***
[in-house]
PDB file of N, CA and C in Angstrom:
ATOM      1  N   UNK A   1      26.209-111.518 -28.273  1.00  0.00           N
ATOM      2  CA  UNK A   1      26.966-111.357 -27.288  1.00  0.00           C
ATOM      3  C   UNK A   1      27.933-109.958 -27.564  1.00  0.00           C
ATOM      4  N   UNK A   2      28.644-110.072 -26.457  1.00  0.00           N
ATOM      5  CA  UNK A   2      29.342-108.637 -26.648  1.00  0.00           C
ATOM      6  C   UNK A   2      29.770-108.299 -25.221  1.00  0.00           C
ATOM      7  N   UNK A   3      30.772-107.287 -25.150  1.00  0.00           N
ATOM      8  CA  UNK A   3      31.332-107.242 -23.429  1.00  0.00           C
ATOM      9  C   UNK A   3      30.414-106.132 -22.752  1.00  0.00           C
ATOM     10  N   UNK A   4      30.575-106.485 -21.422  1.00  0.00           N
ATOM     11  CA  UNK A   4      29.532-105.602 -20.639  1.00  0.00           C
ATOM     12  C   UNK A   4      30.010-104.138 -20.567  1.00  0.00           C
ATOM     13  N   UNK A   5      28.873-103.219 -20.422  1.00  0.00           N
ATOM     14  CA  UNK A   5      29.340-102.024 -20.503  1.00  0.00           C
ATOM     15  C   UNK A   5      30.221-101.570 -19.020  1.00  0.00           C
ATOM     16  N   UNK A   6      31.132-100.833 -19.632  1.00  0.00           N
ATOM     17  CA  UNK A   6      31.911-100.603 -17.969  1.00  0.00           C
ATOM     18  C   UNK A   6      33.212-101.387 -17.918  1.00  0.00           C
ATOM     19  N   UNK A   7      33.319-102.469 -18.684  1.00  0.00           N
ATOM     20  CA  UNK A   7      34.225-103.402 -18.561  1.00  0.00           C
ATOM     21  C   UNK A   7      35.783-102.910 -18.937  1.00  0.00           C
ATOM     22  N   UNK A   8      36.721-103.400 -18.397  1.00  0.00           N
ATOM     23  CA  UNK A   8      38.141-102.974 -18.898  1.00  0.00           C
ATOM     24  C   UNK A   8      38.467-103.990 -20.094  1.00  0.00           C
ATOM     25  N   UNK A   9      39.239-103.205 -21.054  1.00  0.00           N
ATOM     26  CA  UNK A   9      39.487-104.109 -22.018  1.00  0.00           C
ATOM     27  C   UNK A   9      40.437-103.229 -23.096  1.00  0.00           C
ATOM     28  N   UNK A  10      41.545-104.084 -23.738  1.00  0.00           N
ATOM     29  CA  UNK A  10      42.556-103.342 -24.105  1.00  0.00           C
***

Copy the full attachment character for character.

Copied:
[in-house]
PDB file of N, CA and C in Angstrom:
ATOM      1  N   UNK A   1      26.209-111.518 -28.273  1.00  0.00           N
ATOM      2  CA  UNK A   1      26.966-111.357 -27.288  1.00  0.00           C
ATOM      3  C   UNK A   1      27.933-109.958 -27.564  1.00  0.00           C
ATOM      4  N   UNK A   2      28.644-110.072 -26.457  1.00  0.00           N
ATOM      5  CA  UNK A   2      29.342-108.637 -26.648  1.00  0.00           C
ATOM      6  C   UNK A   2      29.770-108.299 -25.221  1.00  0.00           C
ATOM      7  N   UNK A   3      30.772-107.287 -25.150  1.00  0.00           N
ATOM      8  CA  UNK A   3      31.332-107.242 -23.429  1.00  0.00           C
ATOM      9  C   UNK A   3      30.414-106.132 -22.752  1.00  0.00           C
ATOM     10  N   UNK A   4      30.575-106.485 -21.422  1.00  0.00           N
ATOM     11  CA  UNK A   4      29.532-105.602 -20.639  1.00  0.00           C
ATOM     12  C   UNK A   4      30.010-104.138 -20.567  1.00  0.00           C
ATOM     13  N   UNK A   5      28.873-103.219 -20.422  1.00  0.00           N
ATOM     14  CA  UNK A   5      29.340-102.024 -20.503  1.00  0.00           C
ATOM     15  C   UNK A   5      30.221-101.570 -19.020  1.00  0.00           C
ATOM     16  N   UNK A   6      31.132-100.833 -19.632  1.00  0.00           N
ATOM     17  CA  UNK A   6      31.911-100.603 -17.969  1.00  0.00           C
ATOM     18  C   UNK A   6      33.212-101.387 -17.918  1.00  0.00           C
ATOM     19  N   UNK A   7      33.319-102.469 -18.684  1.00  0.00           N
ATOM     20  CA  UNK A   7      34.225-103.402 -18.561  1.00  0.00           C
ATOM     21  C   UNK A   7      35.783-102.910 -18.937  1.00  0.00           C
ATOM     22  N   UNK A   8      36.721-103.400 -18.397  1.00  0.00           N
ATOM     23  CA  UNK A   8      38.141-102.974 -18.898  1.00  0.00           C
ATOM     24  C   UNK A   8      38.467-103.990 -20.094  1.00  0.00           C
ATOM     25  N   UNK A   9      39.239-103.205 -21.054  1.00  0.00           N
ATOM     26  CA  UNK A   9      39.487-104.109 -22.018  1.00  0.00           C
ATOM     27  C   UNK A   9      40.437-103.229 -23.096  1.00  0.00           C
ATOM     28  N   UNK A  10      41.545-104.084 -23.738  1.00  0.00           N
ATOM     29  CA  UNK A  10      42.556-103.342 -24.105  1.00  0.00           C